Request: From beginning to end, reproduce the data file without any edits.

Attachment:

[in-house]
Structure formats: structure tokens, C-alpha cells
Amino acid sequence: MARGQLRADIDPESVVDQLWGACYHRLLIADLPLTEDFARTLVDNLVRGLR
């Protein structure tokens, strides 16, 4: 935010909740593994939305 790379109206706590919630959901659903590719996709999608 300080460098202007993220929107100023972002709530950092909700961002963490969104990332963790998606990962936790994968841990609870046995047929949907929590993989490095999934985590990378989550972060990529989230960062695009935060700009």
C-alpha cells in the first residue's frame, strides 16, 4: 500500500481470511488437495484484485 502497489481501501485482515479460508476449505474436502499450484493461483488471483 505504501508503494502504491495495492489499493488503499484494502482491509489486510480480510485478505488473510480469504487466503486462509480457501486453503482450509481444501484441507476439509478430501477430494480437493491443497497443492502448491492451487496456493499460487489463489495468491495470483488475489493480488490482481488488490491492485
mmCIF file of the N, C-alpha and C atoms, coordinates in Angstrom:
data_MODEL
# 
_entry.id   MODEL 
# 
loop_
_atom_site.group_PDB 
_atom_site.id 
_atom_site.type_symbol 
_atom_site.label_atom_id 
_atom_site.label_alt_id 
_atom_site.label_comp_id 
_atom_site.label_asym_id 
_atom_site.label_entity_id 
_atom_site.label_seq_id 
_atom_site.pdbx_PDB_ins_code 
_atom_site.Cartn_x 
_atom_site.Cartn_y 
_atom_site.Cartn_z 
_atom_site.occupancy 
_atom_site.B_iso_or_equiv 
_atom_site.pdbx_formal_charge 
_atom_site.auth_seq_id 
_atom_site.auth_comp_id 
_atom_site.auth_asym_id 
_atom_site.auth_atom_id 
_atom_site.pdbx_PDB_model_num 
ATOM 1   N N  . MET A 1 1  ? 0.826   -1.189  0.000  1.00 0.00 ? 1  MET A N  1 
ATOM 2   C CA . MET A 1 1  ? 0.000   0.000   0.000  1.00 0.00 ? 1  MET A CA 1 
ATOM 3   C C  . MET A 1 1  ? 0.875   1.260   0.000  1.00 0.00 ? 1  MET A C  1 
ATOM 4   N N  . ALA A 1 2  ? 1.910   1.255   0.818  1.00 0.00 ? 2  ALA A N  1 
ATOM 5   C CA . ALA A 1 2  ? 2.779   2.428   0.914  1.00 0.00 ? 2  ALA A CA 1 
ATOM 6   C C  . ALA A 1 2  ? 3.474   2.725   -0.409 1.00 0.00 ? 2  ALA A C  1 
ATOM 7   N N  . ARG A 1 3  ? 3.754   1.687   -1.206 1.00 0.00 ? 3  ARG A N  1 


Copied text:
[in-house]
Structure formats: structure tokens, C-alpha cells
Amino acid sequence: MARGQLRADIDPESVVDQLWGACYHRLLIADLPLTEDFARTLVDNLVRGLR
């Protein structure tokens, strides 16, 4: 935010909740593994939305 790379109206706590919630959901659903590719996709999608 300080460098202007993220929107100023972002709530950092909700961002963490969104990332963790998606990962936790994968841990609870046995047929949907929590993989490095999934985590990378989550972060990529989230960062695009935060700009």
C-alpha cells in the first residue's frame, strides 16, 4: 500500500481470511488437495484484485 502497489481501501485482515479460508476449505474436502499450484493461483488471483 505504501508503494502504491495495492489499493488503499484494502482491509489486510480480510485478505488473510480469504487466503486462509480457501486453503482450509481444501484441507476439509478430501477430494480437493491443497497443492502448491492451487496456493499460487489463489495468491495470483488475489493480488490482481488488490491492485
mmCIF file of the N, C-alpha and C atoms, coordinates in Angstrom:
data_MODEL
# 
_entry.id   MODEL 
# 
loop_
_atom_site.group_PDB 
_atom_site.id 
_atom_site.type_symbol 
_atom_site.label_atom_id 
_atom_site.label_alt_id 
_atom_site.label_comp_id 
_atom_site.label_asym_id 
_atom_site.label_entity_id 
_atom_site.label_seq_id 
_atom_site.pdbx_PDB_ins_code 
_atom_site.Cartn_x 
_atom_site.Cartn_y 
_atom_site.Cartn_z 
_atom_site.occupancy 
_atom_site.B_iso_or_equiv 
_atom_site.pdbx_formal_charge 
_atom_site.auth_seq_id 
_atom_site.auth_comp_id 
_atom_site.auth_asym_id 
_atom_site.auth_atom_id 
_atom_site.pdbx_PDB_model_num 
ATOM 1   N N  . MET A 1 1  ? 0.826   -1.189  0.000  1.00 0.00 ? 1  MET A N  1 
ATOM 2   C CA . MET A 1 1  ? 0.000   0.000   0.000  1.00 0.00 ? 1  MET A CA 1 
ATOM 3   C C  . MET A 1 1  ? 0.875   1.260   0.000  1.00 0.00 ? 1  MET A C  1 
ATOM 4   N N  . ALA A 1 2  ? 1.910   1.255   0.818  1.00 0.00 ? 2  ALA A N  1 
ATOM 5   C CA . ALA A 1 2  ? 2.779   2.428   0.914  1.00 0.00 ? 2  ALA A CA 1 
ATOM 6   C C  . ALA A 1 2  ? 3.474   2.725   -0.409 1.00 0.00 ? 2  ALA A C  1 
ATOM 7   N N  . ARG A 1 3  ? 3.754   1.687   -1.206 1.00 0.00 ? 3  ARG A N  1 